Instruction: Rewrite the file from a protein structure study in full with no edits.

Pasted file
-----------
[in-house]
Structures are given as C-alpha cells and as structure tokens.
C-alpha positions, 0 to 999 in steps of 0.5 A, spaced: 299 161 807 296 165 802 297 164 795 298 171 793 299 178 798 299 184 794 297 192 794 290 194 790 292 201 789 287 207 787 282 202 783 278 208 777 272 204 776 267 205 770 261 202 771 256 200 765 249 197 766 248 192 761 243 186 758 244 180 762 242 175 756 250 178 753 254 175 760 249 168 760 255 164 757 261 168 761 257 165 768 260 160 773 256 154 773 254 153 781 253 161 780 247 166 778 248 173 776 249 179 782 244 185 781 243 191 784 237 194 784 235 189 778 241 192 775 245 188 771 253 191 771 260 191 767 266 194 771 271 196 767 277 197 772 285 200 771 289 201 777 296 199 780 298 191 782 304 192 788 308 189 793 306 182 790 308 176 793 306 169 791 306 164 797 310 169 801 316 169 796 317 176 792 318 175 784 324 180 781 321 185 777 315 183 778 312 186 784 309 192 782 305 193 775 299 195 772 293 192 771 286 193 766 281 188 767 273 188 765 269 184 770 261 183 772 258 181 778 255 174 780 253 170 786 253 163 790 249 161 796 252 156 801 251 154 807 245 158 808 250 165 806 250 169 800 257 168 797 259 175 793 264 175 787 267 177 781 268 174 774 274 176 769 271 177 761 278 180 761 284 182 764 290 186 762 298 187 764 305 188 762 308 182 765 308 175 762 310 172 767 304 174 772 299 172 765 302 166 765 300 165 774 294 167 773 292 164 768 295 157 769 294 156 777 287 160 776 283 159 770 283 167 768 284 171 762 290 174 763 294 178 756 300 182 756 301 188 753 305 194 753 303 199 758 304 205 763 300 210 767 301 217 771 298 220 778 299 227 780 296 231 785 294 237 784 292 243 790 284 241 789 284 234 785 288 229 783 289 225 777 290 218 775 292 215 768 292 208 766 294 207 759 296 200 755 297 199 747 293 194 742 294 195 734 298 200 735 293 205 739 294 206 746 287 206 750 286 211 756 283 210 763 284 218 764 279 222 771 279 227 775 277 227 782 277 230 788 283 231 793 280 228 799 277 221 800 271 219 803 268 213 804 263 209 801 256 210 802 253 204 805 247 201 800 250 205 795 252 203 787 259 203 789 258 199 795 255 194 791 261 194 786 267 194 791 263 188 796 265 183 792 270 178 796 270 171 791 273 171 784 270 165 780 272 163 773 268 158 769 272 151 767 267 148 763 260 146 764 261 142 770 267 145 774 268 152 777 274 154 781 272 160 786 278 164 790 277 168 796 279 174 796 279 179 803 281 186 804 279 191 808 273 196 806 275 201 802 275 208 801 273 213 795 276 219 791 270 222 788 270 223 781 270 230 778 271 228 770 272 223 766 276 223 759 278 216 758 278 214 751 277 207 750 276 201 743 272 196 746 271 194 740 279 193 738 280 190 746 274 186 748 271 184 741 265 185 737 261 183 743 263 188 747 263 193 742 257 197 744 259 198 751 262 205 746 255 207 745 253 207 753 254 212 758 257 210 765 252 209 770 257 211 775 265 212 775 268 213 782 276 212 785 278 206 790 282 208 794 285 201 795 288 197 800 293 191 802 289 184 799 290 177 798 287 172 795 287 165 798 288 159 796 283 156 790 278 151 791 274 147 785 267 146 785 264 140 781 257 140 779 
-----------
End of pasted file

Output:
[in-house]
Structures are given as C-alpha cells and as structure tokens.
C-alpha positions, 0 to 999 in steps of 0.5 A, spaced: 299 161 807 296 165 802 297 164 795 298 171 793 299 178 798 299 184 794 297 192 794 290 194 790 292 201 789 287 207 787 282 202 783 278 208 777 272 204 776 267 205 770 261 202 771 256 200 765 249 197 766 248 192 761 243 186 758 244 180 762 242 175 756 250 178 753 254 175 760 249 168 760 255 164 757 261 168 761 257 165 768 260 160 773 256 154 773 254 153 781 253 161 780 247 166 778 248 173 776 249 179 782 244 185 781 243 191 784 237 194 784 235 189 778 241 192 775 245 188 771 253 191 771 260 191 767 266 194 771 271 196 767 277 197 772 285 200 771 289 201 777 296 199 780 298 191 782 304 192 788 308 189 793 306 182 790 308 176 793 306 169 791 306 164 797 310 169 801 316 169 796 317 176 792 318 175 784 324 180 781 321 185 777 315 183 778 312 186 784 309 192 782 305 193 775 299 195 772 293 192 771 286 193 766 281 188 767 273 188 765 269 184 770 261 183 772 258 181 778 255 174 780 253 170 786 253 163 790 249 161 796 252 156 801 251 154 807 245 158 808 250 165 806 250 169 800 257 168 797 259 175 793 264 175 787 267 177 781 268 174 774 274 176 769 271 177 761 278 180 761 284 182 764 290 186 762 298 187 764 305 188 762 308 182 765 308 175 762 310 172 767 304 174 772 299 172 765 302 166 765 300 165 774 294 167 773 292 164 768 295 157 769 294 156 777 287 160 776 283 159 770 283 167 768 284 171 762 290 174 763 294 178 756 300 182 756 301 188 753 305 194 753 303 199 758 304 205 763 300 210 767 301 217 771 298 220 778 299 227 780 296 231 785 294 237 784 292 243 790 284 241 789 284 234 785 288 229 783 289 225 777 290 218 775 292 215 768 292 208 766 294 207 759 296 200 755 297 199 747 293 194 742 294 195 734 298 200 735 293 205 739 294 206 746 287 206 750 286 211 756 283 210 763 284 218 764 279 222 771 279 227 775 277 227 782 277 230 788 283 231 793 280 228 799 277 221 800 271 219 803 268 213 804 263 209 801 256 210 802 253 204 805 247 201 800 250 205 795 252 203 787 259 203 789 258 199 795 255 194 791 261 194 786 267 194 791 263 188 796 265 183 792 270 178 796 270 171 791 273 171 784 270 165 780 272 163 773 268 158 769 272 151 767 267 148 763 260 146 764 261 142 770 267 145 774 268 152 777 274 154 781 272 160 786 278 164 790 277 168 796 279 174 796 279 179 803 281 186 804 279 191 808 273 196 806 275 201 802 275 208 801 273 213 795 276 219 791 270 222 788 270 223 781 270 230 778 271 228 770 272 223 766 276 223 759 278 216 758 278 214 751 277 207 750 276 201 743 272 196 746 271 194 740 279 193 738 280 190 746 274 186 748 271 184 741 265 185 737 261 183 743 263 188 747 263 193 742 257 197 744 259 198 751 262 205 746 255 207 745 253 207 753 254 212 758 257 210 765 252 209 770 257 211 775 265 212 775 268 213 782 276 212 785 278 206 790 282 208 794 285 201 795 288 197 800 293 191 802 289 184 799 290 177 798 287 172 795 287 165 798 288 159 796 283 156 790 278 151 791 274 147 785 267 146 785 264 140 781 257 140 779 